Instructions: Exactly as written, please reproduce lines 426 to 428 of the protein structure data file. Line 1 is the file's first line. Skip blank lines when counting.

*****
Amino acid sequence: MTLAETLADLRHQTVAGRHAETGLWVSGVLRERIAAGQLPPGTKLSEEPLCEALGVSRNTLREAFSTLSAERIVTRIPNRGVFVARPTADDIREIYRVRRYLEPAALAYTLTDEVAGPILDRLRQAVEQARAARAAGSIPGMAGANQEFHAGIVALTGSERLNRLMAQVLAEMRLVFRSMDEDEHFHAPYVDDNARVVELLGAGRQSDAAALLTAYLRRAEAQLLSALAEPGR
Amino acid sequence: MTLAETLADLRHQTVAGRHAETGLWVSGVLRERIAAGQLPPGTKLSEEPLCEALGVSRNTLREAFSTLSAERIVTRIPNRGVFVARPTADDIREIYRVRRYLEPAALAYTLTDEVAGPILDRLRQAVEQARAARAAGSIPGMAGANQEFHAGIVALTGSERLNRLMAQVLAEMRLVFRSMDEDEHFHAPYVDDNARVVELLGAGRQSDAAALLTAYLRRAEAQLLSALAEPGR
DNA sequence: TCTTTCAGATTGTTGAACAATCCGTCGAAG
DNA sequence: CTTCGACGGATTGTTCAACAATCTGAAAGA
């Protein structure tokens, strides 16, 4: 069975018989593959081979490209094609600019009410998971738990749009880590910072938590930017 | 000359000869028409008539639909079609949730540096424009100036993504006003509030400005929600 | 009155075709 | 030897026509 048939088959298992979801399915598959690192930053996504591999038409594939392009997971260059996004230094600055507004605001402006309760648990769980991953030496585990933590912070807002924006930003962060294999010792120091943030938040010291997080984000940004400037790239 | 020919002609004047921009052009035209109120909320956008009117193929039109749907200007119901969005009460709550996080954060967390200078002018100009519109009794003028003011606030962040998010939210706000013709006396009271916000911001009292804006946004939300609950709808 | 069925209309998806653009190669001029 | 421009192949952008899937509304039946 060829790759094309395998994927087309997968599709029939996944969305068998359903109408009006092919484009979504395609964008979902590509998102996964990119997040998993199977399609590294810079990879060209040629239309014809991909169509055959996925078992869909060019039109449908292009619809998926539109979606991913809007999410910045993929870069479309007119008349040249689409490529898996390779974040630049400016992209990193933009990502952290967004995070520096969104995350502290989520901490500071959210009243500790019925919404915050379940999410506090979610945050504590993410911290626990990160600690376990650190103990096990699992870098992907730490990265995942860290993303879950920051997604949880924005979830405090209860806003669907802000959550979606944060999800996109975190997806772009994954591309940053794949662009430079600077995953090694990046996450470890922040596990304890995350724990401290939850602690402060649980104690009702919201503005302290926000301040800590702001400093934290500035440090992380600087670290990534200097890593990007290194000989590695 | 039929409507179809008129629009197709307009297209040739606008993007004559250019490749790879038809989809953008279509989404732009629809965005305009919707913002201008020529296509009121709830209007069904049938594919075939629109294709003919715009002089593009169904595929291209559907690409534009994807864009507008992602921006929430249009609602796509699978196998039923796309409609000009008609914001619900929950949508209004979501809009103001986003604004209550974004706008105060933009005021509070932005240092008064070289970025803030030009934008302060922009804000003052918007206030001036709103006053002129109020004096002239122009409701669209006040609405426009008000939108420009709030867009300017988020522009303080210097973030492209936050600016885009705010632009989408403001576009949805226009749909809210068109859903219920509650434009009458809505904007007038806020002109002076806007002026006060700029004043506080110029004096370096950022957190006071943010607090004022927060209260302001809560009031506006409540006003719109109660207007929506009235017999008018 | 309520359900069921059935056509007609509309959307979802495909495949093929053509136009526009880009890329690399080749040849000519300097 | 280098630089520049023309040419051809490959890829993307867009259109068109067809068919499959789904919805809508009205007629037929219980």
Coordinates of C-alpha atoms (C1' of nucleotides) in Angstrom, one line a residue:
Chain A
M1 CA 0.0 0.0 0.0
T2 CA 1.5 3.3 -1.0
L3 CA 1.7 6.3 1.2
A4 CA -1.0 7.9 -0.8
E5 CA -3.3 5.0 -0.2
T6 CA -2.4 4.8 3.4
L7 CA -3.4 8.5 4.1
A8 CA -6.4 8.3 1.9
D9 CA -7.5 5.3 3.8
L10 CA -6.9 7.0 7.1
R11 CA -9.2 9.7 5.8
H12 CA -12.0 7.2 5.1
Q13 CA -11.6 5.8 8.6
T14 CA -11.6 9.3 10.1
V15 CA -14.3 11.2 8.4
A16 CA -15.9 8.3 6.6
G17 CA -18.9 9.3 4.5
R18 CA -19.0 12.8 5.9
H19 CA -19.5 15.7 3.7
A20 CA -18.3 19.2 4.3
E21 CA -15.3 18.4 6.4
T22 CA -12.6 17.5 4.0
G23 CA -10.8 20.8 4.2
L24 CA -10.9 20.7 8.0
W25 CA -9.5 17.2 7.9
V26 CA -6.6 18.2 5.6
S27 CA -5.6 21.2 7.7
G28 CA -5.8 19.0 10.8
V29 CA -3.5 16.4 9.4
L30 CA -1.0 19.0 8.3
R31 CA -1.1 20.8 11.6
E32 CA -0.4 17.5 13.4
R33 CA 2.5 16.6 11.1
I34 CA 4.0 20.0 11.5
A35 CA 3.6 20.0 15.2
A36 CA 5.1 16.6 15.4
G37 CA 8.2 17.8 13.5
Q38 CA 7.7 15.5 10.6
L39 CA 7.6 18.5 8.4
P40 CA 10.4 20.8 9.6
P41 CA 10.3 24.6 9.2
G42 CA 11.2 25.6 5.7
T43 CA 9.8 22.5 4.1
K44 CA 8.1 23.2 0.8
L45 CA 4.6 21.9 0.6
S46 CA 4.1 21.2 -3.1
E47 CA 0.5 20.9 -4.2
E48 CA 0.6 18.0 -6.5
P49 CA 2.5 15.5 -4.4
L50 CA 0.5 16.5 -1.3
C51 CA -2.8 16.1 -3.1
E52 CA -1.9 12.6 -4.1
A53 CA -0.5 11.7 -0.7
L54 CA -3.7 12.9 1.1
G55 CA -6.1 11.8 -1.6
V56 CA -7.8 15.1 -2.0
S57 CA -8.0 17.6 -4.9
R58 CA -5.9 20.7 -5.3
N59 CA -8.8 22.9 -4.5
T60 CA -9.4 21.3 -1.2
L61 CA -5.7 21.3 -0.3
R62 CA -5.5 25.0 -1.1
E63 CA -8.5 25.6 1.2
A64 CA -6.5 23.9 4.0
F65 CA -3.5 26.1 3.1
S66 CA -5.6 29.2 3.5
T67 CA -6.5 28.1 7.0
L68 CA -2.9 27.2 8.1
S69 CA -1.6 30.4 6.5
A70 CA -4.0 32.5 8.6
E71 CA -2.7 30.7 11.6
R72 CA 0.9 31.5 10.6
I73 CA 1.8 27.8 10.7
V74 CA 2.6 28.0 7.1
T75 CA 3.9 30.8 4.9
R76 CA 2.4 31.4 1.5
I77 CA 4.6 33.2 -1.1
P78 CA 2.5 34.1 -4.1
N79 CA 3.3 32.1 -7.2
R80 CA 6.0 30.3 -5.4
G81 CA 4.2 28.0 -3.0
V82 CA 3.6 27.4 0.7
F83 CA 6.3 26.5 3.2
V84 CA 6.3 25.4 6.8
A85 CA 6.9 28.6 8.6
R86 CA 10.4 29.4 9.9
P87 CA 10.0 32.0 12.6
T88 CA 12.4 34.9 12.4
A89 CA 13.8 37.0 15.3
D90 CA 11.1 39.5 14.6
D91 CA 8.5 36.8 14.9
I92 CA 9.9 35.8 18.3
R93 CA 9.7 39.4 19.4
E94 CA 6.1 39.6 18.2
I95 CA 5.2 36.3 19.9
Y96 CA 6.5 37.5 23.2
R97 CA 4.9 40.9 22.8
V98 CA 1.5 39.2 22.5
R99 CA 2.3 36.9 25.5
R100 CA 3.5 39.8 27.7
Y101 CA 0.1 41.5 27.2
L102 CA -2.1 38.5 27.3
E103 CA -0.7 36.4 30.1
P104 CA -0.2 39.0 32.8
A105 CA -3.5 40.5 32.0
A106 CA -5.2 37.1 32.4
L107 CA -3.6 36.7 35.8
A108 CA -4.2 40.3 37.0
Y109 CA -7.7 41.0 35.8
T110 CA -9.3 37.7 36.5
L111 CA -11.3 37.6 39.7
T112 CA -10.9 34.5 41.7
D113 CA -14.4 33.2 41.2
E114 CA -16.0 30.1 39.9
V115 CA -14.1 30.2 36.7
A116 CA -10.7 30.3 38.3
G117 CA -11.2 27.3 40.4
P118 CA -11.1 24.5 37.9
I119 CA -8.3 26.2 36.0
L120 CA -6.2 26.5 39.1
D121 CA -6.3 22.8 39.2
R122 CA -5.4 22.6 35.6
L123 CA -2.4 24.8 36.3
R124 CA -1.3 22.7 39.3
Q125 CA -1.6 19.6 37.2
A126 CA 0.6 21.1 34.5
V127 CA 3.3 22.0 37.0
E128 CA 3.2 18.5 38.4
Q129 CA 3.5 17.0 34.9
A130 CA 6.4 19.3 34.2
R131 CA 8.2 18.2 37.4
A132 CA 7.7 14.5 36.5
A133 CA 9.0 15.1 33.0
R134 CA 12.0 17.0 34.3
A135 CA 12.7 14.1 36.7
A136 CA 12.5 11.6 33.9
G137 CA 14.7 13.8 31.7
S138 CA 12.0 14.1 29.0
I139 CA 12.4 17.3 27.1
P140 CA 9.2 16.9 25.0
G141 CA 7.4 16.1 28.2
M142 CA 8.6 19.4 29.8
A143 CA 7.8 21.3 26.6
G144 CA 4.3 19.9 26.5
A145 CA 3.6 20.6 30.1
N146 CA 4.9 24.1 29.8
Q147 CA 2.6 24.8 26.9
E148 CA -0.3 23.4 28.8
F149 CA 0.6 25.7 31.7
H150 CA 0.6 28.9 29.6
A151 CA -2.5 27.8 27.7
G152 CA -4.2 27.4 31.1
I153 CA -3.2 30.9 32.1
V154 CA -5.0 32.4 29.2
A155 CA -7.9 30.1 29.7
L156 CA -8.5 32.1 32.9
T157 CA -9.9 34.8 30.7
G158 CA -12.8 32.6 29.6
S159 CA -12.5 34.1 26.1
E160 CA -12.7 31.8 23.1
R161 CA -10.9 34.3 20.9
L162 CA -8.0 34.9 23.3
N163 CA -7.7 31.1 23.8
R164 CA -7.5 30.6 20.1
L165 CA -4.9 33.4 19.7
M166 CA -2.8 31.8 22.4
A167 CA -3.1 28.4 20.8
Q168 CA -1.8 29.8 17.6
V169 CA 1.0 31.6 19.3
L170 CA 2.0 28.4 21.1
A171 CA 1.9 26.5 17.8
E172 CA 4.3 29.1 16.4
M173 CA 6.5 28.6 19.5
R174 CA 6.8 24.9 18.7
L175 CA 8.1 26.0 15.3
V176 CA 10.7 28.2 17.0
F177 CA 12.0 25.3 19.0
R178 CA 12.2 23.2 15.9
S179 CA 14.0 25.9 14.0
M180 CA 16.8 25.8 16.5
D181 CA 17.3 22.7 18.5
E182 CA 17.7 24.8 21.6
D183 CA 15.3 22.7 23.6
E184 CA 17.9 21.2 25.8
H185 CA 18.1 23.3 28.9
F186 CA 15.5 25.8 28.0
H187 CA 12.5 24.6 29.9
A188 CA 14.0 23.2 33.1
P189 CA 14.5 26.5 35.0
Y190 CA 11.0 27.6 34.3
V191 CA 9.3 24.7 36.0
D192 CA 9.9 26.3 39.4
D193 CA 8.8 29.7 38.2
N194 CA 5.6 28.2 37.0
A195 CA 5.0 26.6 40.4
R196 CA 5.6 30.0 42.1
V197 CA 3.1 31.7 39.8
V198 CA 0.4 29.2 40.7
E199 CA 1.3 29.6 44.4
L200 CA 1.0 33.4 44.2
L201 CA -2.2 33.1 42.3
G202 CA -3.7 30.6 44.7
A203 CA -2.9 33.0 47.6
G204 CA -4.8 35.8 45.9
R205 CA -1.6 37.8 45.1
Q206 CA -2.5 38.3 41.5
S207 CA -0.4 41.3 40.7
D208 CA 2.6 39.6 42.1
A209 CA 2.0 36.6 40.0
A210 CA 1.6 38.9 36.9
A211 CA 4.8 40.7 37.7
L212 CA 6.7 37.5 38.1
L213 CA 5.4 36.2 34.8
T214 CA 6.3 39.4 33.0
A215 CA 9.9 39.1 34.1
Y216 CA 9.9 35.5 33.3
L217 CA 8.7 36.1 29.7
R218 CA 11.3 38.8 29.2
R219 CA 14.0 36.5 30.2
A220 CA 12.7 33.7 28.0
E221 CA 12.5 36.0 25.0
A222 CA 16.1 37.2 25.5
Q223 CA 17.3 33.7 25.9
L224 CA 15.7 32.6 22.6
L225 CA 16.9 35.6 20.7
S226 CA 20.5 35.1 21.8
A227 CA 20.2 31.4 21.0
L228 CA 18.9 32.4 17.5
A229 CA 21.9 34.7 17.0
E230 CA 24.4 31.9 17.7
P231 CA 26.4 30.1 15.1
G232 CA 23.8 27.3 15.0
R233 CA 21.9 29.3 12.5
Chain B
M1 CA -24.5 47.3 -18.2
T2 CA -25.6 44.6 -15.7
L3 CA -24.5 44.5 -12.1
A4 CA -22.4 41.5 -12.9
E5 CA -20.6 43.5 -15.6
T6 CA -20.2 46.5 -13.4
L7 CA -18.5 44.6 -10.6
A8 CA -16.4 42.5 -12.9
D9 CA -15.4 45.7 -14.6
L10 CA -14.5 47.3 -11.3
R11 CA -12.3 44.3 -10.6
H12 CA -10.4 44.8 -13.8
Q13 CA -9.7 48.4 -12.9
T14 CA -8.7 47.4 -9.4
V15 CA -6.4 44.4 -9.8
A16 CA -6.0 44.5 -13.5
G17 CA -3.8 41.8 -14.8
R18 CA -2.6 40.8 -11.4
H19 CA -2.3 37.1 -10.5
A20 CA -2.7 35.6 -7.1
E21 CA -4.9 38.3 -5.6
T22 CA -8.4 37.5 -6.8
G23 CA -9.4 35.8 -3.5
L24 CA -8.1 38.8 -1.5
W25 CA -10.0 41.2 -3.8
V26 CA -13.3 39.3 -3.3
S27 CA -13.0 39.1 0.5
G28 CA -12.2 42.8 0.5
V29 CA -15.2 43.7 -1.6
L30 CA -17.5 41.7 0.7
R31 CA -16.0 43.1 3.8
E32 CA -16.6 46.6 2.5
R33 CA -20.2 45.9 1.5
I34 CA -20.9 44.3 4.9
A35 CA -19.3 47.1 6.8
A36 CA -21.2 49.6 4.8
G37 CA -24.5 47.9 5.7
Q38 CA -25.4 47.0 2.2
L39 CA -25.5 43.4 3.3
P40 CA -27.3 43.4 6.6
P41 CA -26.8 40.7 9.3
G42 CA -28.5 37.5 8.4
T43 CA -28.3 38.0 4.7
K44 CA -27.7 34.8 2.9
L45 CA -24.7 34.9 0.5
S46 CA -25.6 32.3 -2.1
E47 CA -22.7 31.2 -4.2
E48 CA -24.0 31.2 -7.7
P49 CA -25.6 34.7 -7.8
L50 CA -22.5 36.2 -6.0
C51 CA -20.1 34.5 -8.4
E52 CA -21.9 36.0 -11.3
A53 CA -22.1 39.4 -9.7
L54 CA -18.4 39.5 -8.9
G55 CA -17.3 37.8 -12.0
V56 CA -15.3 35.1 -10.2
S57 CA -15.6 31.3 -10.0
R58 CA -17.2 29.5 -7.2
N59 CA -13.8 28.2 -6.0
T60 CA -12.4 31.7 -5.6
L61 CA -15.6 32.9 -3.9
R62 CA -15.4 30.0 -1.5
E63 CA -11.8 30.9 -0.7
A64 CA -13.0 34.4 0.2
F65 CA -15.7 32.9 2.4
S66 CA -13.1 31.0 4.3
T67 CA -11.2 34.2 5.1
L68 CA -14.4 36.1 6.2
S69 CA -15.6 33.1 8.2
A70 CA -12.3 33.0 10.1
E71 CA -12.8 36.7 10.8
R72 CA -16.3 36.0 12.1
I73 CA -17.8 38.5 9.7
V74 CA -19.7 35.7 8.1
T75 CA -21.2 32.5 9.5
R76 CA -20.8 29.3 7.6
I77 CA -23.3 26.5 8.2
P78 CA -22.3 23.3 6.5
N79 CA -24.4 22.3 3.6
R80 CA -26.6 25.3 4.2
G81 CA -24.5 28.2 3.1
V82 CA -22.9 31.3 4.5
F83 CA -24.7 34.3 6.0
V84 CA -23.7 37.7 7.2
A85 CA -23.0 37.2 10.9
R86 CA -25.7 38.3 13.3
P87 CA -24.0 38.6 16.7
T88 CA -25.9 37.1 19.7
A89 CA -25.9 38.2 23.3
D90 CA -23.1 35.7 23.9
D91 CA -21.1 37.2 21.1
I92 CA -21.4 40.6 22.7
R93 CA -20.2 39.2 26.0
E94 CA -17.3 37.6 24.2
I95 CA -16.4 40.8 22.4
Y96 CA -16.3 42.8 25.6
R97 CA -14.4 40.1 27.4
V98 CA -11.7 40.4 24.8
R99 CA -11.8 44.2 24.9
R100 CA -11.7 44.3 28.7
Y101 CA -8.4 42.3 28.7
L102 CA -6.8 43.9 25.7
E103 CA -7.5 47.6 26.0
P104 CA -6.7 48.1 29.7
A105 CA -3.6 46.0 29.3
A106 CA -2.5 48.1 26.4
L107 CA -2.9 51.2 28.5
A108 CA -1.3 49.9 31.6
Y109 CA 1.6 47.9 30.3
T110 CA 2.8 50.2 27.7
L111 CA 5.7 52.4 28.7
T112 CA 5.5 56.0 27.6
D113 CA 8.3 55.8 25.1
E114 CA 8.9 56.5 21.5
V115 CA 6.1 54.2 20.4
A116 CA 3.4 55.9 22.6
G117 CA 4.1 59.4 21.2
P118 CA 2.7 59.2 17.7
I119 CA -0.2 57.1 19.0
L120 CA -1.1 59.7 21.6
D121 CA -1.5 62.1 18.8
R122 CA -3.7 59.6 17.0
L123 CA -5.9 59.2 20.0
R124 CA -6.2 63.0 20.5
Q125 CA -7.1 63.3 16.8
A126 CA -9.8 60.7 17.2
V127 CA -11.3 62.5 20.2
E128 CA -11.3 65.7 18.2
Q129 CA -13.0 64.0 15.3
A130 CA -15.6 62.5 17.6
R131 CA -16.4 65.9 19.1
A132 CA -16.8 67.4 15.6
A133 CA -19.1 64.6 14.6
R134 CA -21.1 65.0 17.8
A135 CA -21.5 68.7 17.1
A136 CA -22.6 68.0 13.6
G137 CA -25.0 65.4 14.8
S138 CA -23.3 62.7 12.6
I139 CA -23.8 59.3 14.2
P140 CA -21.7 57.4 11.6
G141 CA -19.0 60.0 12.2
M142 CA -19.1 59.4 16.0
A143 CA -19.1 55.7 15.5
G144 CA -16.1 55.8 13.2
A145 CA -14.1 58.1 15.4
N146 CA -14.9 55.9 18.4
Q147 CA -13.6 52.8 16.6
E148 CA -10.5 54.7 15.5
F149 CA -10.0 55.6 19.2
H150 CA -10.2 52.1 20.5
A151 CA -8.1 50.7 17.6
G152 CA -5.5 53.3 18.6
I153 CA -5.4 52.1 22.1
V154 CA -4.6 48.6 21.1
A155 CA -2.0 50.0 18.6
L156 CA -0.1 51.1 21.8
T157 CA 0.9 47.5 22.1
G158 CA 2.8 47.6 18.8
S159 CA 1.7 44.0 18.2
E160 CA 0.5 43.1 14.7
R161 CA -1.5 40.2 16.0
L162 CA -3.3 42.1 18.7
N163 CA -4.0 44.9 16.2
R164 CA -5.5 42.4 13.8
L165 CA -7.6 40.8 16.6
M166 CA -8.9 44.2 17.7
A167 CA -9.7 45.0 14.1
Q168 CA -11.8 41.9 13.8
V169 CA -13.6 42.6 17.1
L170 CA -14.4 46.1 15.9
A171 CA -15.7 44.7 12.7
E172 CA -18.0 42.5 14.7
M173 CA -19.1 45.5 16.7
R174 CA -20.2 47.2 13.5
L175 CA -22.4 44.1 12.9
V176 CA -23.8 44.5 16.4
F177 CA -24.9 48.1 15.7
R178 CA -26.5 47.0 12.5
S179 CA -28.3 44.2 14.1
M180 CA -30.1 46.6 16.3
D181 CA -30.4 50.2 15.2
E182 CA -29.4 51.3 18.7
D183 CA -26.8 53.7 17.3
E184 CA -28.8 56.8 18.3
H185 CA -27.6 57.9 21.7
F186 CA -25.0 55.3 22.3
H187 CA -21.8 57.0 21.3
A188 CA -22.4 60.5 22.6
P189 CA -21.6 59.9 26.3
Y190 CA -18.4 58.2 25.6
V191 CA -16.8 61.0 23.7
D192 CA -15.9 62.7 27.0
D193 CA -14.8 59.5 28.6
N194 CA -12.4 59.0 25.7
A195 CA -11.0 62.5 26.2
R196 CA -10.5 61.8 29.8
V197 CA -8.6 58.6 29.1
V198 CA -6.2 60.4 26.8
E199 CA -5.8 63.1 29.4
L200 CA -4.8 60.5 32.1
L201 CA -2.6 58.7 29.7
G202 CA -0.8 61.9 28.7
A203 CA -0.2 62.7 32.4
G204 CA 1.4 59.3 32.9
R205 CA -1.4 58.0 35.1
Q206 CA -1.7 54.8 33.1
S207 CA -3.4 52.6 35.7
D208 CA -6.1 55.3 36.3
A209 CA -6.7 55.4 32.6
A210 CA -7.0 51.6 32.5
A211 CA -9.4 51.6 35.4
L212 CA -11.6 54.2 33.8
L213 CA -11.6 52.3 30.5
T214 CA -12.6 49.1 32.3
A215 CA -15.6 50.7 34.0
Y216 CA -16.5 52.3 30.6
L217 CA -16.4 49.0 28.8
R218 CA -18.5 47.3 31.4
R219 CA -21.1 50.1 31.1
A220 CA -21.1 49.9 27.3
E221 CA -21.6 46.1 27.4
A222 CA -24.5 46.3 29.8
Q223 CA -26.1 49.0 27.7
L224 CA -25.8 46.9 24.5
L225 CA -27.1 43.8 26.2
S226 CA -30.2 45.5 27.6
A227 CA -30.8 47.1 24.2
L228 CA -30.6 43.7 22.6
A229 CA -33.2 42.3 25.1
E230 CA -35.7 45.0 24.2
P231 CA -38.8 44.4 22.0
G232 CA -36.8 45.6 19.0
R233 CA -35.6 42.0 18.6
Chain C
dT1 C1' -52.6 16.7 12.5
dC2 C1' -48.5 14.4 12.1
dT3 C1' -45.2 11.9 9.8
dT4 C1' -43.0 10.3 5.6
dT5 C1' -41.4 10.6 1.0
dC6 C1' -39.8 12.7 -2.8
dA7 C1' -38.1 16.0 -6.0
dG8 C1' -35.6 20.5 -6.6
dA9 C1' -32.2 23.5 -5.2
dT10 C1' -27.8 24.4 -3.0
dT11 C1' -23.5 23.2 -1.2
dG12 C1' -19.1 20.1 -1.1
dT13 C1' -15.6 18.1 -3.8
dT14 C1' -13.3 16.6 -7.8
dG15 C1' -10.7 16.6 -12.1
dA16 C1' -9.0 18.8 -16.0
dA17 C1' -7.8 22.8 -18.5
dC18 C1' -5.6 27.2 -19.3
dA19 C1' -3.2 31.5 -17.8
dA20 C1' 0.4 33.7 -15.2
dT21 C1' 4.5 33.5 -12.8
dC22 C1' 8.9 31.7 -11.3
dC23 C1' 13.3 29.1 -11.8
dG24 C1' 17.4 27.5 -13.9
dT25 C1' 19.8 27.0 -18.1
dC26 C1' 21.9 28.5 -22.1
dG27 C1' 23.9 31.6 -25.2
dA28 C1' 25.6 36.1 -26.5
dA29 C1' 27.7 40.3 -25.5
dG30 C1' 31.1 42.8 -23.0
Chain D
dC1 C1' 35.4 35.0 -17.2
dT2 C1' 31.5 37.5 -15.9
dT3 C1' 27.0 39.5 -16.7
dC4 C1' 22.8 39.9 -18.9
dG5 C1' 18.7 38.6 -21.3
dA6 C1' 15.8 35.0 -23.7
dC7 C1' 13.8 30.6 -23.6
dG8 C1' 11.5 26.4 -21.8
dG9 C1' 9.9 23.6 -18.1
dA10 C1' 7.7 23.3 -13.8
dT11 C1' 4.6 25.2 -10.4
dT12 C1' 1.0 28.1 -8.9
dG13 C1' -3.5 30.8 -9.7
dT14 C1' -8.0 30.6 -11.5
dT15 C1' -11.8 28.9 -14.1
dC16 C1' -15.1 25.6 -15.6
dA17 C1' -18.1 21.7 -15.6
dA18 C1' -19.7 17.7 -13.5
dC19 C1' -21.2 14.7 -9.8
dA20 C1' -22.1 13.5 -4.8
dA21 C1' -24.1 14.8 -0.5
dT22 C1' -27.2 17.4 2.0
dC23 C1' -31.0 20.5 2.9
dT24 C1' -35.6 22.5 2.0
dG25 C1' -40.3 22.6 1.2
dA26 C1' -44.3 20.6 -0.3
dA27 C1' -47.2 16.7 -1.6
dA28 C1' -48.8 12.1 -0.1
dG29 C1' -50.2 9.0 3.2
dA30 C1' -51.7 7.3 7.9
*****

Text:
H185 CA -27.6 57.9 21.7
F186 CA -25.0 55.3 22.3
H187 CA -21.8 57.0 21.3